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Sorting cells of the microalga Chlorococcum littorale with increased triacylglycerol productivity

Overview of attention for article published in Biotechnology for Biofuels, August 2016
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2 tweeters

Citations

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29 Dimensions

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57 Mendeley
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Title
Sorting cells of the microalga Chlorococcum littorale with increased triacylglycerol productivity
Published in
Biotechnology for Biofuels, August 2016
DOI 10.1186/s13068-016-0595-x
Pubmed ID
Authors

Iago Teles Dominguez Cabanelas, Iago Teles Dominguez Cabanelas, Mathijs Zwart, Dorinde M. M. Kleinegris, René H. Wijffels, Maria J. Barbosa

Abstract

Despite extensive research in the last decades, microalgae are still only economically feasible for high valued markets. Strain improvement is a strategy to increase productivities, hence reducing costs. In this work, we focus on microalgae selection: taking advantage of the natural biological variability of species to select variations based on desired characteristics. We focused on triacylglycerol (TAG), which have applications ranging from biodiesel to high-value omega-3 fatty-acids. Hence, we demonstrated a strategy to sort microalgae cells with increased TAG productivity. 1. We successfully identified sub-populations of cells with increased TAG productivity using Fluorescence assisted cell sorting (FACS). 2. We sequentially sorted cells after repeated cycles of N-starvation, resulting in five sorted populations (S1-S5). 3. The comparison between sorted and original populations showed that S5 had the highest TAG productivity [0.34 against 0.18 g l(-1) day(-1) (original), continuous light]. 4. Original and S5 were compared in lab-scale reactors under simulated summer conditions confirming the increased TAG productivity of S5 (0.4 against 0.2 g l(-1) day(-1)). Biomass composition analyses showed that S5 produced more biomass under N-starvation because of an increase only in TAG content and, flow cytometry showed that our selection removed cells with lower efficiency in producing TAGs. All combined, our results present a successful strategy to improve the TAG productivity of Chlorococcum littorale, without resourcing to genetic manipulation or random mutagenesis. Additionally, the improved TAG productivity of S5 was confirmed under simulated summer conditions, highlighting the industrial potential of S5 for microalgal TAG production.

Twitter Demographics

The data shown below were collected from the profiles of 2 tweeters who shared this research output. Click here to find out more about how the information was compiled.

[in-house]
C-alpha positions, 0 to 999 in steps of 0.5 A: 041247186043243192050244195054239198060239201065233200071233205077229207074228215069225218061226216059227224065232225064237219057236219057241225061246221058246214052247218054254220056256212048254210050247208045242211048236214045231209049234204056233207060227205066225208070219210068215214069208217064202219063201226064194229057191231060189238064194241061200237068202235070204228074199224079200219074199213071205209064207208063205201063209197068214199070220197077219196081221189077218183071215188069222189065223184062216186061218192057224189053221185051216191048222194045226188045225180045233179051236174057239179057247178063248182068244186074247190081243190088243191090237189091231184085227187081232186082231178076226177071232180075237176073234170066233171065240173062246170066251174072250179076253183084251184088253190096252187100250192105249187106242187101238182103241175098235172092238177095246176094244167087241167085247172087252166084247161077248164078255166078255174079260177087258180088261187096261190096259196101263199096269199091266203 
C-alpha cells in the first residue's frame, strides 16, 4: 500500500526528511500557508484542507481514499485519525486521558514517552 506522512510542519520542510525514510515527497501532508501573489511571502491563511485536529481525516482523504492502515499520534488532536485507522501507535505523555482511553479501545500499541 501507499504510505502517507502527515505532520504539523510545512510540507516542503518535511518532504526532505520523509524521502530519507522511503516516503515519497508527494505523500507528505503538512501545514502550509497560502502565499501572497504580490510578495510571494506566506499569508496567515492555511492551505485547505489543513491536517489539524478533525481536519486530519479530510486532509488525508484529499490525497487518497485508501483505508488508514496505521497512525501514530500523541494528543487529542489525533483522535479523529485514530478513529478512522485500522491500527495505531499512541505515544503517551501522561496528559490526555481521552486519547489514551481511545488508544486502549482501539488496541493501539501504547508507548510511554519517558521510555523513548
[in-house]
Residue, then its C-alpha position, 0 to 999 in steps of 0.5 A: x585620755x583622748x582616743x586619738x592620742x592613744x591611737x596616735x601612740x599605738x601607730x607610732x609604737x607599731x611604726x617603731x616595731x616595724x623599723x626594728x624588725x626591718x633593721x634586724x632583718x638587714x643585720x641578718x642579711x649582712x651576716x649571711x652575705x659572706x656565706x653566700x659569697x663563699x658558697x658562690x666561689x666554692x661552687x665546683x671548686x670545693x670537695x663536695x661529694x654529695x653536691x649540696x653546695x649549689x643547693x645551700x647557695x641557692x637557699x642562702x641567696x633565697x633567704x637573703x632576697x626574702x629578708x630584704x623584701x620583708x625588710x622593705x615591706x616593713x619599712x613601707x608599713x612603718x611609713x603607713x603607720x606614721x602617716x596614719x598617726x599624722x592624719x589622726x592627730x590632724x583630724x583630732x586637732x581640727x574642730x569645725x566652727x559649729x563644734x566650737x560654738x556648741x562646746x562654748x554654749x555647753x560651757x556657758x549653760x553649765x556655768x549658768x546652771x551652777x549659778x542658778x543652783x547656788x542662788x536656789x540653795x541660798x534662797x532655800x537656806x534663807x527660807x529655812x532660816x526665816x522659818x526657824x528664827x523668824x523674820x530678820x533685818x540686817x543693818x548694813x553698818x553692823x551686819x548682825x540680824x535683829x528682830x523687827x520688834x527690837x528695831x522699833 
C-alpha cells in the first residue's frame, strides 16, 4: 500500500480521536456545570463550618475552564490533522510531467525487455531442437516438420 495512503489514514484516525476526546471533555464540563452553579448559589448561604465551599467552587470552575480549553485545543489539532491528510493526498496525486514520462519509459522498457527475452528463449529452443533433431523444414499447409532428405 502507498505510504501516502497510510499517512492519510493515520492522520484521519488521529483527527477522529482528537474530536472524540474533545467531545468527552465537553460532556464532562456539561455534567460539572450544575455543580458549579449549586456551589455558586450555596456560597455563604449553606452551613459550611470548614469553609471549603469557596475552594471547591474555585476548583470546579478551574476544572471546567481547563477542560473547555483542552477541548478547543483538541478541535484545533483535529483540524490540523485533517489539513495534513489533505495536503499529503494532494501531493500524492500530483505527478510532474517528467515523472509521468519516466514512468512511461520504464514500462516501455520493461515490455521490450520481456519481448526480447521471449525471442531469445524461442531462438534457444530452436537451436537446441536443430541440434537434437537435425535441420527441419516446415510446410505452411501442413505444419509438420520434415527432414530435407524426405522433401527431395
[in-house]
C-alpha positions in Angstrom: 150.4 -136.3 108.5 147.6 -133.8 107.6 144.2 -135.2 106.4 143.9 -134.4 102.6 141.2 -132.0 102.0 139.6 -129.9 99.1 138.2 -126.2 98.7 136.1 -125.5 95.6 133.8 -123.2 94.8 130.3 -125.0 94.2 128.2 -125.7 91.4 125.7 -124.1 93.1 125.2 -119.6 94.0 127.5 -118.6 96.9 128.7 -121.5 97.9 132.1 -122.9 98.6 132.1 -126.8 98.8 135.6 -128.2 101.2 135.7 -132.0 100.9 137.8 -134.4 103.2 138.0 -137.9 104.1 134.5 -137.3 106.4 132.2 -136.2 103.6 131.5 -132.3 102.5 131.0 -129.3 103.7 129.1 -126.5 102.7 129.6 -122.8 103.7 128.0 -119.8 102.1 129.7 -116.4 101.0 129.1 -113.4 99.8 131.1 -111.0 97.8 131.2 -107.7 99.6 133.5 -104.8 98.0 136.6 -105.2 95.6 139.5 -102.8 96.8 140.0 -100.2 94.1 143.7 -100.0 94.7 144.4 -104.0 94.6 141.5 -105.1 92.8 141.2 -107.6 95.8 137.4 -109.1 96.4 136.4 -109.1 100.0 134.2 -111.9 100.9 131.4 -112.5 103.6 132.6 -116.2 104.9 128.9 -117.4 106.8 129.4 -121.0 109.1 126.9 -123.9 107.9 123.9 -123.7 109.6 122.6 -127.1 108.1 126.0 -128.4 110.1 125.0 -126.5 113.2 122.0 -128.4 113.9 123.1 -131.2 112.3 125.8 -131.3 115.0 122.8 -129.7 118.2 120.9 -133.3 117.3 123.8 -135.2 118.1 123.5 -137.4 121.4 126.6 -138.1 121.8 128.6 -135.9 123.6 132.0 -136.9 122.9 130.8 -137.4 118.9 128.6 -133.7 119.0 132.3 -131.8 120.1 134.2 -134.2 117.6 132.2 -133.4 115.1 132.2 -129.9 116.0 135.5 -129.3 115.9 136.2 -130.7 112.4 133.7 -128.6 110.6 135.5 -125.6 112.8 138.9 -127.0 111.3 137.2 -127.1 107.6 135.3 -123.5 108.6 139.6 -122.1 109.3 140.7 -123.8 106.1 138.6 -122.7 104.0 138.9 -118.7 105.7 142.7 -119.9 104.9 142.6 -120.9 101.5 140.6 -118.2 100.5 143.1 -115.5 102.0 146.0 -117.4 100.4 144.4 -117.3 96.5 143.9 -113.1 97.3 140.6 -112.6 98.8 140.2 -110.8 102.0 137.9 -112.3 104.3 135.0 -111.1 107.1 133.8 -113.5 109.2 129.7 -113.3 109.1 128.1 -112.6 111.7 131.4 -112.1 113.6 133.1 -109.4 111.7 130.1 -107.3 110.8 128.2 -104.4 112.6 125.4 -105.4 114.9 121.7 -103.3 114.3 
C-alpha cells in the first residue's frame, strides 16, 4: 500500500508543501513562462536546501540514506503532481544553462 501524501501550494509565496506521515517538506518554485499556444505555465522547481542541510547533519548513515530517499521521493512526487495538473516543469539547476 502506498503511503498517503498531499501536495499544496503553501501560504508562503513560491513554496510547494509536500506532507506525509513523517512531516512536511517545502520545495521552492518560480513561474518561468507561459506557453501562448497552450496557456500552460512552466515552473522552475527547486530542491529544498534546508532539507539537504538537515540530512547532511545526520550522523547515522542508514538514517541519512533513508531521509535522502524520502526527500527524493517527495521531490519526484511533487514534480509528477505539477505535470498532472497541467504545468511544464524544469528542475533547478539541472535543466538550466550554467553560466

Mendeley readers

The data shown below were compiled from readership statistics for 57 Mendeley readers of this research output. Click here to see the associated Mendeley record.

Geographical breakdown

Country Count As %
India 2 4%
Netherlands 1 2%
Germany 1 2%
Unknown 53 93%

Demographic breakdown

Readers by professional status Count As %
Student > Ph. D. Student 17 30%
Researcher 10 18%
Student > Bachelor 6 11%
Student > Master 4 7%
Student > Doctoral Student 3 5%
Other 7 12%
Unknown 10 18%
Readers by discipline Count As %
Agricultural and Biological Sciences 21 37%
Biochemistry, Genetics and Molecular Biology 8 14%
Environmental Science 3 5%
Chemical Engineering 3 5%
Engineering 3 5%
Other 4 7%
Unknown 15 26%

Attention Score in Context

This research output has an Altmetric Attention Score of 2. This is our high-level measure of the quality and quantity of online attention that it has received. This Attention Score, as well as the ranking and number of research outputs shown below, was calculated when the research output was last mentioned on 15 November 2016.
All research outputs
#4,141,553
of 8,636,243 outputs
Outputs from Biotechnology for Biofuels
#302
of 706 outputs
Outputs of similar age
#114,881
of 239,886 outputs
Outputs of similar age from Biotechnology for Biofuels
#18
of 42 outputs
Altmetric has tracked 8,636,243 research outputs across all sources so far. This one is in the 49th percentile – i.e., 49% of other outputs scored the same or lower than it.
So far Altmetric has tracked 706 research outputs from this source. They receive a mean Attention Score of 4.0. This one has gotten more attention than average, scoring higher than 54% of its peers.
Older research outputs will score higher simply because they've had more time to accumulate mentions. To account for age we can compare this Altmetric Attention Score to the 239,886 tracked outputs that were published within six weeks on either side of this one in any source. This one is in the 49th percentile – i.e., 49% of its contemporaries scored the same or lower than it.
We're also able to compare this research output to 42 others from the same source and published within six weeks on either side of this one. This one has gotten more attention than average, scoring higher than 54% of its contemporaries.